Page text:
Story Of The Scene: 'A Private Function', Malcolm Mowbray, 1984

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The Independent Culture

Never work with children and animals – at least if you value your dignity. Many members of the cast and crew of A Private Function vowed never to eat bacon again after they had finished filming Alan Bennett's waspish tale of snobbery and food rationing in post-war Britain.

There were, in fact, three pigs used in the film, and all were called Betty. According to the producer Mark Shivas, he approached a company known as Intellectual Animals UK and was immediately told that the pig could only be six months old and female. Anything else would be too large and aggressive.

But Shivas soon discovered that the three Bettys had a very low boredom threshold. They were shiftless and greedy. They were unpredictable and often quite dangerous. Maggie Smith found herself obliged to vault over the back of one porker when she was hemmed in during one kitchen scene, and everyone on set was traumatised by their earthy nature.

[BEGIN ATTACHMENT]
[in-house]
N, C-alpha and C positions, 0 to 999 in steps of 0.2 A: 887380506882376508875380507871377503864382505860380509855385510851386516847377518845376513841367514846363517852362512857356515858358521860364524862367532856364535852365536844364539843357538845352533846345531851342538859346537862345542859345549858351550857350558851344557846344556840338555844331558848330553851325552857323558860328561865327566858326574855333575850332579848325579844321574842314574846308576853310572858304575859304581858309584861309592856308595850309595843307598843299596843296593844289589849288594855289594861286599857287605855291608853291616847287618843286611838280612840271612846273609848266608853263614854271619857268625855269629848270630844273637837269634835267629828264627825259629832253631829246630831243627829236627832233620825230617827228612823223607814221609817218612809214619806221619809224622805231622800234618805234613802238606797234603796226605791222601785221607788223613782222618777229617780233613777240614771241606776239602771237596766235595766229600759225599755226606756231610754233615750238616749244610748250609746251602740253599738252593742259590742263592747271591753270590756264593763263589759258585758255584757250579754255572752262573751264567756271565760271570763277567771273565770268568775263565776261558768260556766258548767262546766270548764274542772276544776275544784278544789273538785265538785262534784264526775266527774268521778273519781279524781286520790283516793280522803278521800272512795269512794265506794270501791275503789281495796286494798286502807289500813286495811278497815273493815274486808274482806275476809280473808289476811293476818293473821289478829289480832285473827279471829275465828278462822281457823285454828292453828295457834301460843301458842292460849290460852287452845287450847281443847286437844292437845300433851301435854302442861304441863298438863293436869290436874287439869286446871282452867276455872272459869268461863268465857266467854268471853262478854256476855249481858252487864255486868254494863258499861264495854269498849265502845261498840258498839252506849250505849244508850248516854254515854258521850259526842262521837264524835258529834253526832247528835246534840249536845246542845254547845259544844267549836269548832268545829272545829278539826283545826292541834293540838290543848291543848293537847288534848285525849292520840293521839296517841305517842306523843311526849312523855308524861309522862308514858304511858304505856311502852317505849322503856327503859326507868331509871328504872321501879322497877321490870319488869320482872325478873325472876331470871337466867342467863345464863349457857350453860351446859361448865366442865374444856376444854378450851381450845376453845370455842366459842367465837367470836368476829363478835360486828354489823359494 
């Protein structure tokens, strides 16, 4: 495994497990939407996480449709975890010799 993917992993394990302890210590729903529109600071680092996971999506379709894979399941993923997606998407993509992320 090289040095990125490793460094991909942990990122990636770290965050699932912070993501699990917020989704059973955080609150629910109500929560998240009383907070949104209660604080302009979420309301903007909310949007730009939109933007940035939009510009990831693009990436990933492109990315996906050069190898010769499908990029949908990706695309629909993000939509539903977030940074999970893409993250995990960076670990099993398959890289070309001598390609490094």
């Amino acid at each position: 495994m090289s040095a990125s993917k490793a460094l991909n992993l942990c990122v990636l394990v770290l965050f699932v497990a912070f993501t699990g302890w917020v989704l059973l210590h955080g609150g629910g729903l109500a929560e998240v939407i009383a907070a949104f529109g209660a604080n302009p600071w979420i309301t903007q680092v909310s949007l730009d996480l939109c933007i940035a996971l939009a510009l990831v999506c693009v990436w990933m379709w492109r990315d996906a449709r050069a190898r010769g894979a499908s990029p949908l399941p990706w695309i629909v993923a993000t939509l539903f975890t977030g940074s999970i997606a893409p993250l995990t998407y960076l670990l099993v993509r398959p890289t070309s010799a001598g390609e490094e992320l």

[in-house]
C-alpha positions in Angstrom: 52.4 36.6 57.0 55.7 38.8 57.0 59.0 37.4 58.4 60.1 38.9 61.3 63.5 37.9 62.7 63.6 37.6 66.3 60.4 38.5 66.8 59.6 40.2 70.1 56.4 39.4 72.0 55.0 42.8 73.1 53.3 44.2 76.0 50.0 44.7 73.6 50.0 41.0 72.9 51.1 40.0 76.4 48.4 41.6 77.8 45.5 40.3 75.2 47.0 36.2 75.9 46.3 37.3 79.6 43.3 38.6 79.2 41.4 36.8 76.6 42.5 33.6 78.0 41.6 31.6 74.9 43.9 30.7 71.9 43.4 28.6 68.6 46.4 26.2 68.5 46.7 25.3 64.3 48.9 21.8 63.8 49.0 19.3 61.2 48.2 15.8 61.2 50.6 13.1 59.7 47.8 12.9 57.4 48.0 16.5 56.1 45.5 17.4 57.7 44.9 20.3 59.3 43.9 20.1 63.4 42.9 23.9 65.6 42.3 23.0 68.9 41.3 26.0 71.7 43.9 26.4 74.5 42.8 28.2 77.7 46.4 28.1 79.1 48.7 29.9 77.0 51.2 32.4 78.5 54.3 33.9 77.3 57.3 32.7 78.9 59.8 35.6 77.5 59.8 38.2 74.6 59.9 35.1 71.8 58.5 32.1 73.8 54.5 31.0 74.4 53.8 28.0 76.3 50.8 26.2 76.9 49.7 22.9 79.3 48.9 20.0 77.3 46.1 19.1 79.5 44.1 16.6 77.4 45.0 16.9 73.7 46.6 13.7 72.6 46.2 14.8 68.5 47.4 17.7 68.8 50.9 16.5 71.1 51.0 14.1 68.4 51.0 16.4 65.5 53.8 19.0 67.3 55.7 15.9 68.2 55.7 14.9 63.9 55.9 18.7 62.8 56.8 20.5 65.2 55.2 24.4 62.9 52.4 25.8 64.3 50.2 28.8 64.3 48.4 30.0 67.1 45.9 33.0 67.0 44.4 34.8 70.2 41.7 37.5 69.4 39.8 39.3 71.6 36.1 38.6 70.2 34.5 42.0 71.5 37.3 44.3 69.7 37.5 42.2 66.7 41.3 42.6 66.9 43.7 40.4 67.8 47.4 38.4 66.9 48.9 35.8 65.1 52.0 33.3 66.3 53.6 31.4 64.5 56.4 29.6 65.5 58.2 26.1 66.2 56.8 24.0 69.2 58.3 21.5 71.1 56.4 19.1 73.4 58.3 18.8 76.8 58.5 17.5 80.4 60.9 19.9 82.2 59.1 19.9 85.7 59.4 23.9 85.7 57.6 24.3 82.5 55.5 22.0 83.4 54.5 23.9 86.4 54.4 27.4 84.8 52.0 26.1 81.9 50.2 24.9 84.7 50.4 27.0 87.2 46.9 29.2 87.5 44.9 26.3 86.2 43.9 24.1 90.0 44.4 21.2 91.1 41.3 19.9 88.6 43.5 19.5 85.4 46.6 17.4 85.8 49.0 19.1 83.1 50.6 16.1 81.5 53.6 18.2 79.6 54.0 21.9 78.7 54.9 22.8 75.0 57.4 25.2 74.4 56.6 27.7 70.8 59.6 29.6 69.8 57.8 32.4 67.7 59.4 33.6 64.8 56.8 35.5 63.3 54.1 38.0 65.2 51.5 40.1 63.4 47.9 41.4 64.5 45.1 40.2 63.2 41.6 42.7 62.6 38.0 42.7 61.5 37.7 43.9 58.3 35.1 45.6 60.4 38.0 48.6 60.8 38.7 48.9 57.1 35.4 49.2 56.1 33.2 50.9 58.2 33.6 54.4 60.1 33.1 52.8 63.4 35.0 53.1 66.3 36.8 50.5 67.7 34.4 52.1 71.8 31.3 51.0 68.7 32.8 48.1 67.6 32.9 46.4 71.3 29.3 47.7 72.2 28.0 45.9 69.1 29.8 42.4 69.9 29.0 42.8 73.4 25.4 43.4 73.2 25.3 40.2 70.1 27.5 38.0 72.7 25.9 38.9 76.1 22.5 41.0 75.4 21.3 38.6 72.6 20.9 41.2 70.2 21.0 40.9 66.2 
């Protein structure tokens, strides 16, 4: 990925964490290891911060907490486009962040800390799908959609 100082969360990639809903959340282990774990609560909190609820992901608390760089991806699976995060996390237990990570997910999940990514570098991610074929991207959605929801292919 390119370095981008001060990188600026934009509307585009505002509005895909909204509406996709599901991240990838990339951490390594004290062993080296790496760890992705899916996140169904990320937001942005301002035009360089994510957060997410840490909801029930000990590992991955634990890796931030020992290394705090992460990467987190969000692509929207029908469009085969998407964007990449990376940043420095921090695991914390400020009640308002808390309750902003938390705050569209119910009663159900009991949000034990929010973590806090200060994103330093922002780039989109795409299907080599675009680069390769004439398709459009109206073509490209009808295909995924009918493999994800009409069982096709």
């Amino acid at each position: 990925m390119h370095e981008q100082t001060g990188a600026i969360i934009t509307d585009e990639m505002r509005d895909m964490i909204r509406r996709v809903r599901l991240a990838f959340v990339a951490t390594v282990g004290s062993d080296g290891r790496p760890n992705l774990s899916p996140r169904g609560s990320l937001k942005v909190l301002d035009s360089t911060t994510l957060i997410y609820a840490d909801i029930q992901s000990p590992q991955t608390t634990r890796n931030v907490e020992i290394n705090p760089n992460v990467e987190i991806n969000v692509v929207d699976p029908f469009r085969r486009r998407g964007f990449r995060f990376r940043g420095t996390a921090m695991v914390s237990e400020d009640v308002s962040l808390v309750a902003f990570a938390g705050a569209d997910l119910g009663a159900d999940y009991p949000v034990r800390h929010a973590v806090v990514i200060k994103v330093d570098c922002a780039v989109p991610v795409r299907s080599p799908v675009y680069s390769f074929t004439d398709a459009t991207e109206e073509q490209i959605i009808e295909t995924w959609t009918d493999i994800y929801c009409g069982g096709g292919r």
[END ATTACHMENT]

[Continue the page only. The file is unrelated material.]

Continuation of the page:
It's probably safe to say that everyone on set was both dreading and looking forward to the climactic scene, when the pig, which in the film has been illegally hidden in a private house to be fattened for a feast, has to be lured down a hill and into a car. Inevitably, the pig would not co-operate.

Finally she got to the car and seemed to be about to jump into the back seat as intended. But Betty had other ideas. She decided that the front of the car was a better bet and leapt in on a horrified Michael Palin. Suddenly Palin was obliged to cope with several hundred pounds of live pig perching on his lap. Palin, ever the trooper, simply grinned – and the shot was perfect.